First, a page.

Approaching the safe haven of T2 with a mile or two to go, I was coming down a fast section of the course with a turn at the end. Suddenly the rear wheel locked up sending the bike fishtailing unexpectedly. My prevailing motocross skills took over and I let the bike take her course. Thankfully, I avoided high-siding myself into the pavement and, most importantly, didn’t ruin my new Kiwami Kit and aero helmet.
After finally coming to a stop, I realized my skewer came undone and popped out of the dropouts, jamming the wheel crooked in the seat stays. Luckily I was able to put it back in and limp back to transition with a bent Jet6 Wheel hitting both sides of the seat stay.
My goal going in was to hold around 6:30 until about mile 6-7, then attempt to drop my pace down as the race went on depending how things were going. Nutrition wise I wanted to have some water/ drinkable calories at every aid station, 1 highly caffeinated gel, and maybe banana here and there. Now let’s asses the deltas.
My pit stop on the bike costed about 50 seconds, sending me back into the pack from the bike. The run started with feeling great for the first mile or two, like hulk good. Thoughts were streaming in imagining holding this 6:15 pace with no issues while holding onto the current 2-3 guys that I left transition with. 6:15 per mile, works out to a 1:21 half marathon, “Wo! This could go really well”. But as my good friend Kenny Rogers once said, “…you don’t count your money, until the dealings done”. Sorry Kenny, but I do not know when to fold-em.
Mile 2 hit like a ton of bricks with less optimism. Thoughts of “I am less than 1/6th of the way through this thing, HR cooking around where I sit for tempos, maybe lift off the gas a bit”. For the next four miles I went through cycles of “This pace is sustainable”, then “Hmmm, maybe a bit slower”. During the last 6 miles, I finally landed my pace plane around Let just get to the finish per Mile. This was by far the hardest race ever. Gone were the WOOO’s of the bike, and the encouragement of other racers; just pure survival mode in the hot Wisconsin sun.
After crossing the finish line, I couldn’t be more excited. The announcer said I was the first U24 athlete to come across, thus securing my spot to Worlds. As with any race, my memory was washed of misery that took place ten minutes prior, looking fondly at all the fun over the last 4 hours and 36 minutes. Goodbye 90 minutes of shuffling and hello post- race activities filled with IPA’s and war stories amongst the crew.
Swimming: In the water, I spotted like a bat in mid- day flight. There were many Whoops moments out in the water realizing I was here and buoy was way over there. Moving forward I’ll try to spot more during my trips down the pool lane, increase my open water time, and try to find the feet of fast looking swimmers with expensive wetsuits (Flawless plan).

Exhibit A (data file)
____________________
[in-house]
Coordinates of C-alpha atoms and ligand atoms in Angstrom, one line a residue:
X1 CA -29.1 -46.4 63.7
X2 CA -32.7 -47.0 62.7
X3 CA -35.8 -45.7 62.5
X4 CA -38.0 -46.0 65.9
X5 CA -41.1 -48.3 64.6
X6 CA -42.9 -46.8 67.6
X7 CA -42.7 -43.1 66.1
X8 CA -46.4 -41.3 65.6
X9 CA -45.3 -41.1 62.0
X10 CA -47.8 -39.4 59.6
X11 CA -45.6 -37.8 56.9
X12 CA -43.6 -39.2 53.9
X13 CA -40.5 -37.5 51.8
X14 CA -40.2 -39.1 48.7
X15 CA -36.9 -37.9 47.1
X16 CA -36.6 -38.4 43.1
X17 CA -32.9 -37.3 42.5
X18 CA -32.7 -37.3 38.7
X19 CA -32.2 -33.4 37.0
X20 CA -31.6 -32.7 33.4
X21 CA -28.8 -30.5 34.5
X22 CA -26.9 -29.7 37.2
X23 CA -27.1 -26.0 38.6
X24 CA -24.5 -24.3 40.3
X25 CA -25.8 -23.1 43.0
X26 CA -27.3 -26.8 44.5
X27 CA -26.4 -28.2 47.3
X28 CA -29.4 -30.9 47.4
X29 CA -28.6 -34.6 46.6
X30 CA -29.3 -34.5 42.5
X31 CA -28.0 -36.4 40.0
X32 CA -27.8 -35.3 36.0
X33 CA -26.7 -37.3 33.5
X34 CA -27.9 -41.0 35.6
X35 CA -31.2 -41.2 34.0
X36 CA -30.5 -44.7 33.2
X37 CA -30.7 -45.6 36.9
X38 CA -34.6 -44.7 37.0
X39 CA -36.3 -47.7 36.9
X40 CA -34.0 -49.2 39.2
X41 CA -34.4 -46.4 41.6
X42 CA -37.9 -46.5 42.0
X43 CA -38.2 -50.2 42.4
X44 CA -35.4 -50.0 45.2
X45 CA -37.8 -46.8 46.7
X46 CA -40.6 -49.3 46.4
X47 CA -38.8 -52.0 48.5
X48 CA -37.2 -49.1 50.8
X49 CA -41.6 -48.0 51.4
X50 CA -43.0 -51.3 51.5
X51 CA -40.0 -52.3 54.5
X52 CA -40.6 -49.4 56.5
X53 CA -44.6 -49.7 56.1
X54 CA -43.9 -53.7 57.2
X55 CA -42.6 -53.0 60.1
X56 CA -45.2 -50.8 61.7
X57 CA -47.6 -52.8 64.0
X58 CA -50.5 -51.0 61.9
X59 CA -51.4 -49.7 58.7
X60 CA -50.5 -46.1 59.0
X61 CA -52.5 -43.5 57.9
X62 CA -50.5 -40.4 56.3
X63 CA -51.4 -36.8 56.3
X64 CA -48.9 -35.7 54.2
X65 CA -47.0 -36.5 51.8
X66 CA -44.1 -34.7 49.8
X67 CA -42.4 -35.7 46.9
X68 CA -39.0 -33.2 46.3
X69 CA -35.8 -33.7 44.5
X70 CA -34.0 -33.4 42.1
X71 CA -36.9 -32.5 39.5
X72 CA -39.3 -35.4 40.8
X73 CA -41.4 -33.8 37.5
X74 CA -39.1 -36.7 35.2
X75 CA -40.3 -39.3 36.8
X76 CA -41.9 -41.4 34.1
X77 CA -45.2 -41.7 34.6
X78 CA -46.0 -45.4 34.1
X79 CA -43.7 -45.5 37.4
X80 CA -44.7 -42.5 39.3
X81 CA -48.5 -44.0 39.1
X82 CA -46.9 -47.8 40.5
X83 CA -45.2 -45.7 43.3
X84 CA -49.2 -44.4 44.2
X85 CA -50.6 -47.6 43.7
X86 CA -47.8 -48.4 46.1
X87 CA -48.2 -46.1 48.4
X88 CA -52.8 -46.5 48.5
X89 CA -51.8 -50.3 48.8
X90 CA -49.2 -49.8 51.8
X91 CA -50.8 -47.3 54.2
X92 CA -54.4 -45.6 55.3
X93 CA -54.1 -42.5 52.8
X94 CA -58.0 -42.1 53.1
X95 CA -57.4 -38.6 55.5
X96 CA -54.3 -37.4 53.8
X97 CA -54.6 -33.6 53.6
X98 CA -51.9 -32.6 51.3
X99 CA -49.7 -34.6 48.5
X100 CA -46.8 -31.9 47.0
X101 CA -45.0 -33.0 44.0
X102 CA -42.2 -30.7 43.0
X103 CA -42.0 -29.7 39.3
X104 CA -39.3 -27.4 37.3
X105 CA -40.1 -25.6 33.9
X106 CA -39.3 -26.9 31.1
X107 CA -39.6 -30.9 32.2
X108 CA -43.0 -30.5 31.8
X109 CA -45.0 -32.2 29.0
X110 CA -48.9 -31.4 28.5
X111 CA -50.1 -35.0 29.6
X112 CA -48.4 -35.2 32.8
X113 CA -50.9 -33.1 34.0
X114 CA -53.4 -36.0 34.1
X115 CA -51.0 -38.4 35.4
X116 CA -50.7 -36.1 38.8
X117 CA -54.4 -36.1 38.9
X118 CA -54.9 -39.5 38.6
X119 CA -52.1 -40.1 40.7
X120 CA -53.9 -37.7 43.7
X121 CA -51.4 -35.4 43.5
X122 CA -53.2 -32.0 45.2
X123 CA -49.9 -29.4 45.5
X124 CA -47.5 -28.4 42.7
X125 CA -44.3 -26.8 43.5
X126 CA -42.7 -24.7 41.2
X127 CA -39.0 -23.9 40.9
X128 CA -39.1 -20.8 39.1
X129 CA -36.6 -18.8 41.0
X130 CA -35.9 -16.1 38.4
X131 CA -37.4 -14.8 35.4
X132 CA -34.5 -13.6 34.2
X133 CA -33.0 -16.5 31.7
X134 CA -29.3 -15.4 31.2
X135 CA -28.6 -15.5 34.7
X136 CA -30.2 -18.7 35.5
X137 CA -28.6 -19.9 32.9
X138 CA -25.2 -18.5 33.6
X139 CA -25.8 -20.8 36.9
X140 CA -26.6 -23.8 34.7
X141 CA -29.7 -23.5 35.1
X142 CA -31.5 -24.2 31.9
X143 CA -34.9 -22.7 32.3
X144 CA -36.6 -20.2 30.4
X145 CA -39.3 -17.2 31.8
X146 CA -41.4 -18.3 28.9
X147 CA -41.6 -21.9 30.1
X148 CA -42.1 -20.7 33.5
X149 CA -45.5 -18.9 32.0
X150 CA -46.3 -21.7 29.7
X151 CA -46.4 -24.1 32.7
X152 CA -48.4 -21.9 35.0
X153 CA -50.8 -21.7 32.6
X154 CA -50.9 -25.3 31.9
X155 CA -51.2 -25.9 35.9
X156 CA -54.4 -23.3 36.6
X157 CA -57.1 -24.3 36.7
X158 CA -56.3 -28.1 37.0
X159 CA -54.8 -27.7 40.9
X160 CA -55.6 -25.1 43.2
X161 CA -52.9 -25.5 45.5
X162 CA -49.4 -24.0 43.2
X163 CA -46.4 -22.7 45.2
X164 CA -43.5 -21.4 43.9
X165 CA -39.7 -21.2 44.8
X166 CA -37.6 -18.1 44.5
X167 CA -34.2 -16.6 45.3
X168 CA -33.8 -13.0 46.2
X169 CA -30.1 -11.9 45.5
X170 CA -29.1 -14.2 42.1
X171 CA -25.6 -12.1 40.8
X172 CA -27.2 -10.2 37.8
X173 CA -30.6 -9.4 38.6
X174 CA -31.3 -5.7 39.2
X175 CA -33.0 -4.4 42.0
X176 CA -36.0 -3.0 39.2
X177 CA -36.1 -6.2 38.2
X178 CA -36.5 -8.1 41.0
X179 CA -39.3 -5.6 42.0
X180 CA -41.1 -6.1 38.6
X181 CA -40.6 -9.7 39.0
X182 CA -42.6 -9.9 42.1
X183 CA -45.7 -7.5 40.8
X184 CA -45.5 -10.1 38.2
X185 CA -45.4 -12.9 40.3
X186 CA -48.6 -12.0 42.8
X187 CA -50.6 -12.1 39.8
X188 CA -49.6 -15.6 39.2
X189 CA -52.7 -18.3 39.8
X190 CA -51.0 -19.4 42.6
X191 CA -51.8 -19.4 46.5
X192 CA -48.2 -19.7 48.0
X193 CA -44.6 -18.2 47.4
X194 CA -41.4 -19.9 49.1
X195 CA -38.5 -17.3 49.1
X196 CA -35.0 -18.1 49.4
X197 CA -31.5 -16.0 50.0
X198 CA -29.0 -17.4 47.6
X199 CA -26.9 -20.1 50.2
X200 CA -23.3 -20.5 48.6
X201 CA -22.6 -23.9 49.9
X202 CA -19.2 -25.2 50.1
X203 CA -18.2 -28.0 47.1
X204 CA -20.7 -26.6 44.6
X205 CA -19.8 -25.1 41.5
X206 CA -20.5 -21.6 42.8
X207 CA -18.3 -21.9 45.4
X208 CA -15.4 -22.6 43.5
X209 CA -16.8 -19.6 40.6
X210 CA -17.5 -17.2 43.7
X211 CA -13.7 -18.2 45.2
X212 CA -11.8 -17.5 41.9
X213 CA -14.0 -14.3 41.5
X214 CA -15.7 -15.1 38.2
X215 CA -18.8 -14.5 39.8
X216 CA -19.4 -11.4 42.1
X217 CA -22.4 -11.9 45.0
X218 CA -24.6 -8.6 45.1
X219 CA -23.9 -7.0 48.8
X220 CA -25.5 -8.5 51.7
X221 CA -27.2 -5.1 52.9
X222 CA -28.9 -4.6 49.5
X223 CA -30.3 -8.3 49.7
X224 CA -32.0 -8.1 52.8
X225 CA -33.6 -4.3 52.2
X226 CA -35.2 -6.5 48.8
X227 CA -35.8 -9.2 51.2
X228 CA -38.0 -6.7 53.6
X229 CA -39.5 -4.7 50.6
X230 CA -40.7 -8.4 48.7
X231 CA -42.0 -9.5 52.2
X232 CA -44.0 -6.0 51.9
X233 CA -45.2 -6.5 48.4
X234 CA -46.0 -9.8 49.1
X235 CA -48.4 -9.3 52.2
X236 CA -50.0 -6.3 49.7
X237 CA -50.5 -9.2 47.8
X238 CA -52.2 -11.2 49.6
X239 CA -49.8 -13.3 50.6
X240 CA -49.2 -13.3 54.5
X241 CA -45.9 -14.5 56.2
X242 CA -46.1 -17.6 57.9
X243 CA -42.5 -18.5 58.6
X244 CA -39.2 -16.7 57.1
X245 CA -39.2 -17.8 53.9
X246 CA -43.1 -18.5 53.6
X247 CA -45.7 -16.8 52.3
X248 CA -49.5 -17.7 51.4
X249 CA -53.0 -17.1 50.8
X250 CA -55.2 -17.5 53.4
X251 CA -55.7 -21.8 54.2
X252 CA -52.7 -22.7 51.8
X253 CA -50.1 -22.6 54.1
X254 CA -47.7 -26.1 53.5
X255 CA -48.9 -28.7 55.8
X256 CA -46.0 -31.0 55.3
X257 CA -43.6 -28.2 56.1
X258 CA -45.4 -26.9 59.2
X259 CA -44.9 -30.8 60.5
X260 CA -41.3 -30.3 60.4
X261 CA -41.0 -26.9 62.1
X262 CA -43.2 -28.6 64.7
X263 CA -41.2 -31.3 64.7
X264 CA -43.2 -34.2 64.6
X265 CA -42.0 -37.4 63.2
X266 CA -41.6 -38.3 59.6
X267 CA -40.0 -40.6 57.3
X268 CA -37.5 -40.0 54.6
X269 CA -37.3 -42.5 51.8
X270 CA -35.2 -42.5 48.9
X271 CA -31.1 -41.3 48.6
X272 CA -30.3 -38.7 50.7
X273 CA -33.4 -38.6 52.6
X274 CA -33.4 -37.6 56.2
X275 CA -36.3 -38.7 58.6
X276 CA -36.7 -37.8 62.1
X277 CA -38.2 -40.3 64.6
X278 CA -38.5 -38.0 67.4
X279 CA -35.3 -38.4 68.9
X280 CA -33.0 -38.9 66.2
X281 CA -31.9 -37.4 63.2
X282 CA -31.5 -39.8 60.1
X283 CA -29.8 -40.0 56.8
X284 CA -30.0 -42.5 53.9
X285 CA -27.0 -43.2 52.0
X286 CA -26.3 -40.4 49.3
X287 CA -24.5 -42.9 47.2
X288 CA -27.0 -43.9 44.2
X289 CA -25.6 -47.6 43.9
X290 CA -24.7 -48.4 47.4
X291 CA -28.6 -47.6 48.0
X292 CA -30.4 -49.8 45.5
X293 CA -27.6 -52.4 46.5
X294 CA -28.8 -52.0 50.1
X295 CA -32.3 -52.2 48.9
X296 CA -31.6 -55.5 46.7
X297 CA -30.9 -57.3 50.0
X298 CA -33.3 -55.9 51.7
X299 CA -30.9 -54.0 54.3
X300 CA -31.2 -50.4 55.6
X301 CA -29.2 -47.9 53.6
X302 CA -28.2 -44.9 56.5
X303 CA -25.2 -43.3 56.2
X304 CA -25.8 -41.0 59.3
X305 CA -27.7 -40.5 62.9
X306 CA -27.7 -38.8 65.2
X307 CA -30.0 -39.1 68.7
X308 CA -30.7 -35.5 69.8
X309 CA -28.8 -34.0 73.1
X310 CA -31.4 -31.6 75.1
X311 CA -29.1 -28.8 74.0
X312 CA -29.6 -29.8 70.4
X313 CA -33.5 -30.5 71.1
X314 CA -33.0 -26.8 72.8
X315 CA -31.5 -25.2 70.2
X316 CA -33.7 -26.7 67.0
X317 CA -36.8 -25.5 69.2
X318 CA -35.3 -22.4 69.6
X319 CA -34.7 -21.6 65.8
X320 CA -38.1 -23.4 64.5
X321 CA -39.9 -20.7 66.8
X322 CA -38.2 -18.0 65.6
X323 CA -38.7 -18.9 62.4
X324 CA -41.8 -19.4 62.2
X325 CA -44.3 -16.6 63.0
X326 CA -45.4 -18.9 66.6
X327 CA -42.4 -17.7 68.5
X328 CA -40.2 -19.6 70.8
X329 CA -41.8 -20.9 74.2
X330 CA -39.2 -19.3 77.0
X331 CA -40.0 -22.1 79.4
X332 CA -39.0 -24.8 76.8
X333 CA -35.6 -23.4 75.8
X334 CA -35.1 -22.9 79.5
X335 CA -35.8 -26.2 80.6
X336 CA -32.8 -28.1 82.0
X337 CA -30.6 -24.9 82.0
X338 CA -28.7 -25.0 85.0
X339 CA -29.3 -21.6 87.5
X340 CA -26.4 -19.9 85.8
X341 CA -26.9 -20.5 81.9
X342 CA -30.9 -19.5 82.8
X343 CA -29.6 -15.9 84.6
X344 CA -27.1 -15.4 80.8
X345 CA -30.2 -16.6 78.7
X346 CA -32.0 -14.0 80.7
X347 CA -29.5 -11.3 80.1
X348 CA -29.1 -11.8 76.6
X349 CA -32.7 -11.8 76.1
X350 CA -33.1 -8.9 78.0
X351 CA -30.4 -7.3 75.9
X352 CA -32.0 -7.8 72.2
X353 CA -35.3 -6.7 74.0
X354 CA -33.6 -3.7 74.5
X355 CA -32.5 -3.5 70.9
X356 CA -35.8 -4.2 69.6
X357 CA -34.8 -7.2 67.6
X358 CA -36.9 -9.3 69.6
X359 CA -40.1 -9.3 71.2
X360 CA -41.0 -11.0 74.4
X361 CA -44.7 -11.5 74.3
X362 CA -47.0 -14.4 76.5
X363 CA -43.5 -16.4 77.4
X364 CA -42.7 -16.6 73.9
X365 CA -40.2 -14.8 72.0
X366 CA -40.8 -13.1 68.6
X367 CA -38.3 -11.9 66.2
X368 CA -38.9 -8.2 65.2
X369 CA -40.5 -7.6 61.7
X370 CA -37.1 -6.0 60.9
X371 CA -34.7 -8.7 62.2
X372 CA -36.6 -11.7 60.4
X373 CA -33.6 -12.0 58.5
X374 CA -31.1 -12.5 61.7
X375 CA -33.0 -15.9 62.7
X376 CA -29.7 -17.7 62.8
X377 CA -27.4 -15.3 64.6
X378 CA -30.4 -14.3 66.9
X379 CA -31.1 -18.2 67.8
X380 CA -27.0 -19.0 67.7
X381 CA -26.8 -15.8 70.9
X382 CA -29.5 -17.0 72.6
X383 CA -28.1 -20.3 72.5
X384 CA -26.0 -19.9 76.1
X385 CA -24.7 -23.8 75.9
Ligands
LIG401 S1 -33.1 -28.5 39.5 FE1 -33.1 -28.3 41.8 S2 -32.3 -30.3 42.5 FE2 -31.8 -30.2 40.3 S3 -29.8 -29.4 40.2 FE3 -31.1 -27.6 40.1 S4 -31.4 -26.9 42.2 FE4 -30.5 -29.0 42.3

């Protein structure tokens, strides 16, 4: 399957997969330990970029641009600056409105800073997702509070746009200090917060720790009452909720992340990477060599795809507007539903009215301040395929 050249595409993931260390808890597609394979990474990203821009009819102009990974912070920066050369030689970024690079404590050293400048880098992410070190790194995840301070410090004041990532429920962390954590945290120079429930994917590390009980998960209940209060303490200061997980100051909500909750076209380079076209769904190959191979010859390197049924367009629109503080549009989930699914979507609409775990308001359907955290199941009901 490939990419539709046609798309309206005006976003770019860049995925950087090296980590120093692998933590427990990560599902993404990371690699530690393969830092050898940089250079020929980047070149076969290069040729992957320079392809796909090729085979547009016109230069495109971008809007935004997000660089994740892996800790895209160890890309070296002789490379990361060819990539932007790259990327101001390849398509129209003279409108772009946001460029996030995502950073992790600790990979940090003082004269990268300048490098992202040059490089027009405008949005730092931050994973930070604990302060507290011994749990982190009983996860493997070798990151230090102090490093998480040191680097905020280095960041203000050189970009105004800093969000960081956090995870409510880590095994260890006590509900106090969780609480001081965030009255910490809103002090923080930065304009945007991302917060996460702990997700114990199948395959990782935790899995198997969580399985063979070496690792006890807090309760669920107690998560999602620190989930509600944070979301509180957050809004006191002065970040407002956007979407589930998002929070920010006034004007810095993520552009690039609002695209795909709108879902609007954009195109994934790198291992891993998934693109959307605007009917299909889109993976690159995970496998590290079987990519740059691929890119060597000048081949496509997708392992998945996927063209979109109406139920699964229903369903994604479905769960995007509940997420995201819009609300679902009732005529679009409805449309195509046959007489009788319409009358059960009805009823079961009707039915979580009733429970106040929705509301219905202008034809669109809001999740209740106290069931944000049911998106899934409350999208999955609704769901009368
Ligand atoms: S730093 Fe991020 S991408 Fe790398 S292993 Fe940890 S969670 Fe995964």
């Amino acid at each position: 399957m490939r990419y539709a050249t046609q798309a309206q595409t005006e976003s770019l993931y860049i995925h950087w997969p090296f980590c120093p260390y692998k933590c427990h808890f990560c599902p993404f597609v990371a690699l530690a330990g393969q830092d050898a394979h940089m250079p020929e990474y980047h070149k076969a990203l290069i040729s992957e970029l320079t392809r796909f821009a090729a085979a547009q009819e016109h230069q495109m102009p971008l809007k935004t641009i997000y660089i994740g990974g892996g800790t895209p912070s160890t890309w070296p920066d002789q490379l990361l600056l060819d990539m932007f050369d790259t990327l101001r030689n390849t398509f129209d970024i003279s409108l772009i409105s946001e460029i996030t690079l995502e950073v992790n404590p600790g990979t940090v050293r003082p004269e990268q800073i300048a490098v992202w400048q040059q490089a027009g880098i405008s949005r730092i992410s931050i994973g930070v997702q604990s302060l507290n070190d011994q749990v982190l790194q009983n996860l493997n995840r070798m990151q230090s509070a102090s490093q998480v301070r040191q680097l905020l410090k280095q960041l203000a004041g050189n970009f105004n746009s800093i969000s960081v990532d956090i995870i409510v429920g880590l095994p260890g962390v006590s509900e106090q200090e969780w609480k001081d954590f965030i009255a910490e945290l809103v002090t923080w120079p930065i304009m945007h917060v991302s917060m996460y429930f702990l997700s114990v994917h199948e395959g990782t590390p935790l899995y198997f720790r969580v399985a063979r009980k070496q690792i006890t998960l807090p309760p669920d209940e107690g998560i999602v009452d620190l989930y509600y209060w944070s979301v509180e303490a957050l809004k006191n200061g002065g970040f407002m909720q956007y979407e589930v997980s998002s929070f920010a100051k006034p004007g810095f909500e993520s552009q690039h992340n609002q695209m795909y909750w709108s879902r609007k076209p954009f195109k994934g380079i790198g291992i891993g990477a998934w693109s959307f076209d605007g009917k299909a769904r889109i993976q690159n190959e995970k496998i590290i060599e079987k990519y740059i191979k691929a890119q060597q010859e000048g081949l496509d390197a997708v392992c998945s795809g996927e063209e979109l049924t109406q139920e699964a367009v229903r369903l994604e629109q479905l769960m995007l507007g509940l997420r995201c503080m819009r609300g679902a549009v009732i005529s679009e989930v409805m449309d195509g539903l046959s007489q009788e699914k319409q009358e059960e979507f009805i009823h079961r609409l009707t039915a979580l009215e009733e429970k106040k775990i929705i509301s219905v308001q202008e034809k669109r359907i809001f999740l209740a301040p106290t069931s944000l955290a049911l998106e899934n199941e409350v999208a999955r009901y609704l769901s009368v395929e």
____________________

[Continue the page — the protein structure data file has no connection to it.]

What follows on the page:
Bike/Run: The reason why I love the bike so much is the technical aspect. Being last on the brakes and first off is just free speed, but hammering out of the corners and up the hills to catch others is not free speed. It is high risk, high reward, speed that can lead to a blow up. One might look at a race just as Markowitz looks at a well balanced portfolio. For each race one must decide how much risk to wager relative to their performance. Points along the optimal frontier are what we shoot for. By me flying around on the bike course hammering up the hills is like a triple leveraged position in penny stocks; I was bound to blow up. Moving forward, I will stop chasing uber bikers on cool bikes, and race my own race.
Overall: The race was a hell of an experience. I love the energy at Madison and the fans/ volunteers were amazing. Top 10 overall would have been neat, but I’ll take my 16th, Worlds position, celebratory cupcake and cookie dough, and move into the summer. On the day, our crew killed it with Dani Vsectcka continuing her dominating 2017 season with a huge win by taking the Overall Women’s spot, and Mitch Brekke securing a Worlds position while racing every triathlon possible within a 100 mile radius. He’s a machine. My plans until Worlds are to build strength, get more comfortable on my TT bike, and creep on everyone in my age group for worlds via Strava (JK on last one..).
Finally, I cannot stress enough for you slogging through my race report. It helps me reflect on what I’ve done, what I can improve, and scratch a writing itch. Hopefully a straggler or two, besides my folks, reads Venture Tri which makes it all the more fun.
I cannot thank everyone enough who supports my dreams. Nate Dicks for supplying me a plan while raising 2 children, obtaining a PhD in exercise science, and owning a coaching business. TerraLoco for allowing me to represent the greatest running store in Rochester MN, Kiwami for supplying me with the best kit on planet earth, Kate for dealing with me in my post race Delta-Wave-Brain state, and my folks for EVERYTHING. I hit the lottery on having amazing people behind me. THANK YOU.